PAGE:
What happens in this mode if the user's resolution increases? If the original font was 25 pixels tall and now the font is 40 pixels tall, that's a 60% increase. A button that used to be 42 pixels tall will likely now be 68 pixels tall. Your form will grow to accomodate the new size of controls.

When the mode is Dpi, only the change in the system's DPI is considered when scaling the form. For text, this can be inappropriate. A font might increase its size by 25% in response to a 20% DPI change due to readability concerns. For images, this is very appropriate since the image will be scaled exactly as much as the resolution has changed.

What happens in this mode if the resolution increases? All fonts will change their size by some amount dictated by the font designer. All controls will change their size by an amount relative to the change in DPI. This means it's still possible for fonts to end up too big. However, images will scale appropriately.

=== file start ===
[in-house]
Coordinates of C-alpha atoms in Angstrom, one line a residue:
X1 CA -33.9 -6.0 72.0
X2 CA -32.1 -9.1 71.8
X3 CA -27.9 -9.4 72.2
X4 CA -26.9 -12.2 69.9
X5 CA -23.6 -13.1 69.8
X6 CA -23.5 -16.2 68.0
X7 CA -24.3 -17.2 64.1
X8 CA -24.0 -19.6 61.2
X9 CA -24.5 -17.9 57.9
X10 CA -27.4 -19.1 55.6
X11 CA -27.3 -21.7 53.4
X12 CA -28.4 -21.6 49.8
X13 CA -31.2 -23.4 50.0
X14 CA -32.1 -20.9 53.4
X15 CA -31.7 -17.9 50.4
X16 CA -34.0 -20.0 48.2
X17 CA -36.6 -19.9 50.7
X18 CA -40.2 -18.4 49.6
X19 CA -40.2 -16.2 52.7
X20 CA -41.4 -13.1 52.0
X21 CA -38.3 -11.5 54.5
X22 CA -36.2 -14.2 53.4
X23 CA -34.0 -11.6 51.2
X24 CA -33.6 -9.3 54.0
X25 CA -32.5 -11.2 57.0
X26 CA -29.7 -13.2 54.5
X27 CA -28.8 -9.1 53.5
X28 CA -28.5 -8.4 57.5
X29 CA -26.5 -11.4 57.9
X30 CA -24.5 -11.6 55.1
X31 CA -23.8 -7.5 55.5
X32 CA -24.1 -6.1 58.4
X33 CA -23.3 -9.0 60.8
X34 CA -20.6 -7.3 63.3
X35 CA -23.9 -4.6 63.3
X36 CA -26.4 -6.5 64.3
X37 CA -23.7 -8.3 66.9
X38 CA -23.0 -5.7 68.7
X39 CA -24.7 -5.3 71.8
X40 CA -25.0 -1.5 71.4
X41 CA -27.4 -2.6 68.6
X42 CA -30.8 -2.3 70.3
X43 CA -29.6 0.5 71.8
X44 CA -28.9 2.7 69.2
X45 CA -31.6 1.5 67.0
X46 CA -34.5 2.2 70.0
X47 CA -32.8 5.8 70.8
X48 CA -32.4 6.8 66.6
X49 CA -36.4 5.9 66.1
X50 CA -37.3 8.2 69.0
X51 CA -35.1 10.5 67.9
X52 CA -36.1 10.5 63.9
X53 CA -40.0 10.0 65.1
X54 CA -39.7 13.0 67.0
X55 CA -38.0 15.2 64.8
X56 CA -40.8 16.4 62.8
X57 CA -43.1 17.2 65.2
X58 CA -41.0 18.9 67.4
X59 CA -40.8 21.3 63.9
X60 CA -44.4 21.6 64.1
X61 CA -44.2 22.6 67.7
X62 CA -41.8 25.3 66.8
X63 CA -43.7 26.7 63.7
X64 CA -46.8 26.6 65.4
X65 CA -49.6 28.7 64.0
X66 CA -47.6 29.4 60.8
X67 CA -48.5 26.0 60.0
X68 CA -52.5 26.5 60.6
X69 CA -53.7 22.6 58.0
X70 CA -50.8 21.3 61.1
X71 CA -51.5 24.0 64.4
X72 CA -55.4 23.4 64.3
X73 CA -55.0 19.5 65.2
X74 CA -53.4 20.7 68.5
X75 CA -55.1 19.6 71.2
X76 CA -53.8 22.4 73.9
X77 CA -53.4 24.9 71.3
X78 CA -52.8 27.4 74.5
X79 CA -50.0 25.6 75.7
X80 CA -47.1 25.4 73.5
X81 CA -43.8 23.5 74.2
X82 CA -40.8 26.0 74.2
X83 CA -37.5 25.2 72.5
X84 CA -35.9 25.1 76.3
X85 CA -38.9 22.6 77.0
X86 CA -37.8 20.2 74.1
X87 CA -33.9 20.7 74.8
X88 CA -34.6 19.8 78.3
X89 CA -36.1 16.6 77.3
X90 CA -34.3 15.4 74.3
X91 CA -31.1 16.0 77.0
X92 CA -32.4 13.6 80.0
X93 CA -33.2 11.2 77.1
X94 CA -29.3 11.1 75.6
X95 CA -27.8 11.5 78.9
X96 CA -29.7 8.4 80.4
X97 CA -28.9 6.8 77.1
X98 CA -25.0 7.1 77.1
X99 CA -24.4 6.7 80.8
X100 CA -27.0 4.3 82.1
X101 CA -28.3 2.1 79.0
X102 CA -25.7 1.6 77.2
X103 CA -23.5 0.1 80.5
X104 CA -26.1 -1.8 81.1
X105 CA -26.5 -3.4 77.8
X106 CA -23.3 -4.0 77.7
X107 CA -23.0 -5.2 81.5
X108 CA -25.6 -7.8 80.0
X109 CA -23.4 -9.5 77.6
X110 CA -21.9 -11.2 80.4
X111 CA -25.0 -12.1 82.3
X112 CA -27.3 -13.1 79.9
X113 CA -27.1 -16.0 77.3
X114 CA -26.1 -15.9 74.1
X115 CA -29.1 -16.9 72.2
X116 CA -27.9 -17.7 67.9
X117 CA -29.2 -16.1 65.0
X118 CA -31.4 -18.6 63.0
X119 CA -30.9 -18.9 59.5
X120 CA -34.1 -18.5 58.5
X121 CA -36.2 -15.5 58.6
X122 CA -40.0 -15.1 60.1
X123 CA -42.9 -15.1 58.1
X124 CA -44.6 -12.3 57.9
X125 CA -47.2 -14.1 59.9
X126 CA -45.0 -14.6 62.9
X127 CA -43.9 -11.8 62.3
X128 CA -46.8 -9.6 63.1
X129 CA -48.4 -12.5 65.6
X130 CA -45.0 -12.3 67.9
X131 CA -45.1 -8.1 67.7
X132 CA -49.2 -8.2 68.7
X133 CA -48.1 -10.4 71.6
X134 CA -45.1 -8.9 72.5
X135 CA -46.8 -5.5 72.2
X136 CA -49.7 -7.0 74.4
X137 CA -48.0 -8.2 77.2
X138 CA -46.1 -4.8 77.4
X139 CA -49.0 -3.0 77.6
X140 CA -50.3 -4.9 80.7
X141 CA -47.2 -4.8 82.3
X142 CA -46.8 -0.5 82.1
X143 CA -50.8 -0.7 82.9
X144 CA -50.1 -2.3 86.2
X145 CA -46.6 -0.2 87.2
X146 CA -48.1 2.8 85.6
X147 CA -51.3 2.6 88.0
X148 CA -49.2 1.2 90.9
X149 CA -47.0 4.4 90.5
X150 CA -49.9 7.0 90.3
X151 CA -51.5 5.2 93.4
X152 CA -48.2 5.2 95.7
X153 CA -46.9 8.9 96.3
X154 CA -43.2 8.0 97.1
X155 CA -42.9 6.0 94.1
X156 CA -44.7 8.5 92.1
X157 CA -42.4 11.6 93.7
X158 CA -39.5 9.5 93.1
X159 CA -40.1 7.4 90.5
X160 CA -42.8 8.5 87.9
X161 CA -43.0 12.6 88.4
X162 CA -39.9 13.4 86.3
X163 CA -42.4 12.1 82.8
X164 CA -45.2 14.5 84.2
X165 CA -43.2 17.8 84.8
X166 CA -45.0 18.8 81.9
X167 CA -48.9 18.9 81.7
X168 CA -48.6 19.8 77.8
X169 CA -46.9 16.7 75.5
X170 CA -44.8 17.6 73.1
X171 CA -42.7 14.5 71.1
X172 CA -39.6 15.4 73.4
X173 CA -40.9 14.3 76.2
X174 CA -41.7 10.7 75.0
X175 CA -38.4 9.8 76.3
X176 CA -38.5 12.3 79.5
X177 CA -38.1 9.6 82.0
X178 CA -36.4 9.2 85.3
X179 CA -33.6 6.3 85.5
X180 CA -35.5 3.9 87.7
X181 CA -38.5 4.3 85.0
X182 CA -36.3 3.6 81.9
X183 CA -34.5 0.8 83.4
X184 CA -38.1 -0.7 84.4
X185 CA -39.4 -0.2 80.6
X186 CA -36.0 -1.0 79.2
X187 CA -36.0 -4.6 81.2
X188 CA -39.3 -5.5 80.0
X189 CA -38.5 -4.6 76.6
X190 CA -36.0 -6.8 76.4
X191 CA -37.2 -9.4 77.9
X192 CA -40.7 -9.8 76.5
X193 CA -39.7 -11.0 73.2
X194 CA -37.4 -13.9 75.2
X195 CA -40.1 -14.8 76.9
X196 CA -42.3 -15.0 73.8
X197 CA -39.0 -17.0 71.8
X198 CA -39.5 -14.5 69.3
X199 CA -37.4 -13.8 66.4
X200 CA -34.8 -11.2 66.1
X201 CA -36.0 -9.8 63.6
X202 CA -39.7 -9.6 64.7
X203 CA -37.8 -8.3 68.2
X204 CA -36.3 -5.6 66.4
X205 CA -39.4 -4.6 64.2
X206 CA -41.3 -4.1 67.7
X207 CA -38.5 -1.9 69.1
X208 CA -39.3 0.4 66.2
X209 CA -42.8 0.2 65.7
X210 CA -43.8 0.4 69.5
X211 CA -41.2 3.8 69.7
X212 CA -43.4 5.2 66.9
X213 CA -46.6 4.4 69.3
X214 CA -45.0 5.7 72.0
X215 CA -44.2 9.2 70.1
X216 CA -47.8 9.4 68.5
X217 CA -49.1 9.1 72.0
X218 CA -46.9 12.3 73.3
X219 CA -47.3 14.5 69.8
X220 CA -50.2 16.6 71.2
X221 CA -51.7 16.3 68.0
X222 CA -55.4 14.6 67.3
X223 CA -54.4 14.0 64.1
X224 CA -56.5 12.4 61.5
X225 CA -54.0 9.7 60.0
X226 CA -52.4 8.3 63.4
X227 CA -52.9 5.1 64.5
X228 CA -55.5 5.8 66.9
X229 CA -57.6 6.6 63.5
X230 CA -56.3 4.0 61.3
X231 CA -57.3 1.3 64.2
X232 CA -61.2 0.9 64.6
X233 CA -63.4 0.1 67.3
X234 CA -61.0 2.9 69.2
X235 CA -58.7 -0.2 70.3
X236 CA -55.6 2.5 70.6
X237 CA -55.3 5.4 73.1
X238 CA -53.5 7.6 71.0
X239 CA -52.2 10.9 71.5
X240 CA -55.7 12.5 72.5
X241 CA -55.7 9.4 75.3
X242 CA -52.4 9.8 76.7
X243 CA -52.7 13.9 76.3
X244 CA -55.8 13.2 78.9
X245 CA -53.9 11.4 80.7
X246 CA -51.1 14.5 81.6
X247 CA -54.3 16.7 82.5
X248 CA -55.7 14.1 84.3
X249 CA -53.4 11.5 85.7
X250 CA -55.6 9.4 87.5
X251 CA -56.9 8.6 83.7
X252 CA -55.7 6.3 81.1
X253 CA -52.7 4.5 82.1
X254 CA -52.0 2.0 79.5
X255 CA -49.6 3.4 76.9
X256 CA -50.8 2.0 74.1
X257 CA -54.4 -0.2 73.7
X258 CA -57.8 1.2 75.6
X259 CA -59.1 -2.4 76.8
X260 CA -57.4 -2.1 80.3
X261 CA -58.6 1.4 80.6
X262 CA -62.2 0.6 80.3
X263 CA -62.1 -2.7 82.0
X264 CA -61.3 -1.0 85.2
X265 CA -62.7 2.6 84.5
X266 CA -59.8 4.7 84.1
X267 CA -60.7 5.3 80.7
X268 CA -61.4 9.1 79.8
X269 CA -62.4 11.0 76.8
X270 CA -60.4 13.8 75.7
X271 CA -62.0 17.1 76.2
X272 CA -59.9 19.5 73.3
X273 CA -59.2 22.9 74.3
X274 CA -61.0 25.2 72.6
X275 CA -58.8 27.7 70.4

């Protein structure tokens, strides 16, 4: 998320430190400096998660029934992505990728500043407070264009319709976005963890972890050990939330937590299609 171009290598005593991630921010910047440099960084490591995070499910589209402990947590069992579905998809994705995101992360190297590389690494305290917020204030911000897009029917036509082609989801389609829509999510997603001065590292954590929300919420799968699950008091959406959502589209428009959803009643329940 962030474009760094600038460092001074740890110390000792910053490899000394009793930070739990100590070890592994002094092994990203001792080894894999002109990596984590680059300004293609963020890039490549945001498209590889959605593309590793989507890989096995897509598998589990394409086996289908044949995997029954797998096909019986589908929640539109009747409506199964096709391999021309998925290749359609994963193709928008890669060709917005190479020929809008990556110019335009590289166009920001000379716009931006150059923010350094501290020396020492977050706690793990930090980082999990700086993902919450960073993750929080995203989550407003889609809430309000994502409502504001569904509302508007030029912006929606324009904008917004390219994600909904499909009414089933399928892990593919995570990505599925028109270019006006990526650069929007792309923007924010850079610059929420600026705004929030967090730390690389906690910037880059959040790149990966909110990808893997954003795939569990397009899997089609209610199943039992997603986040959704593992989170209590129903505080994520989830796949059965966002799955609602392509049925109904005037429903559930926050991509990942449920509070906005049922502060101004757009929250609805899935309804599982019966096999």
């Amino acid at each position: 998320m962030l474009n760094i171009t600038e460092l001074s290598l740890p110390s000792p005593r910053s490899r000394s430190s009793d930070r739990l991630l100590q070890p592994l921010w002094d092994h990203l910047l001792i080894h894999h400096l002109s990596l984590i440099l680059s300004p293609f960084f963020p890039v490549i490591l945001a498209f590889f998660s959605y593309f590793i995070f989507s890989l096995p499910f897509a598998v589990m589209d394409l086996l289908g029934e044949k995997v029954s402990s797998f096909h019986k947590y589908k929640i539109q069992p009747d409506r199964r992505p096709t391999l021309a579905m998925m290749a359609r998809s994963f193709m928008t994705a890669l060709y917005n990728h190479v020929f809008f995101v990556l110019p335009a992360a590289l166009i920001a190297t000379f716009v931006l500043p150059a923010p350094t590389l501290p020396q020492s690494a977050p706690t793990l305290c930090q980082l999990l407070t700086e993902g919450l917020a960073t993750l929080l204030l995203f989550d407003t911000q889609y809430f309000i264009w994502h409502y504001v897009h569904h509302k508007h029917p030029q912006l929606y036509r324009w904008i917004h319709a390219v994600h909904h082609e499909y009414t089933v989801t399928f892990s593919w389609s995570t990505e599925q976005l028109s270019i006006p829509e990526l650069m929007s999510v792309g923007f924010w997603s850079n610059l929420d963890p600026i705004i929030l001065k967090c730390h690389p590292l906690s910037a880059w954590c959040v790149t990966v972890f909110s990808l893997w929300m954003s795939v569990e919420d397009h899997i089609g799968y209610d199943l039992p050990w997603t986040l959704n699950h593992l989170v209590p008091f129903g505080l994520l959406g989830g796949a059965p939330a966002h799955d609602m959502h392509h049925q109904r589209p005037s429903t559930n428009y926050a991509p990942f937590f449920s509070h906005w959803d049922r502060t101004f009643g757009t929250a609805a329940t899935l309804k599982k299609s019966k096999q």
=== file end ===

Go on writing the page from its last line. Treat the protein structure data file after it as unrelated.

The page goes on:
You can mix and match these modes; every container control has its own setting. If a control's AutoScaleMode is set to Inherit, it will use whatever its parent specifies; there's no telling what a Form does if you set it to Inherit.

There's some knowledge crucial to using these scaling modes and keeping your form layout somewhat consistent. You need to know how to use the Anchor and Dock properties to indicate how each control should move when the form is resized. I find it a little easier to use a TableLayoutPanel; it interacts with these properties but also feels like I get more control. If you don't set these properties properly, your controls won't fill the extra space when the form is resized, and the odds that your controls will overlap increases.

When drawing vector graphics, you can take DPI into account by checking the DpiX and DpiY properties of the Graphics object you are using to draw. If you are interested in making elements match some physical size onscreen this can be invaluable. Here's an example of a form that displays its physical dimensions (in inches) as a caption *and* draws a 2-inch line centered in its client area no matter what display resolution is in use: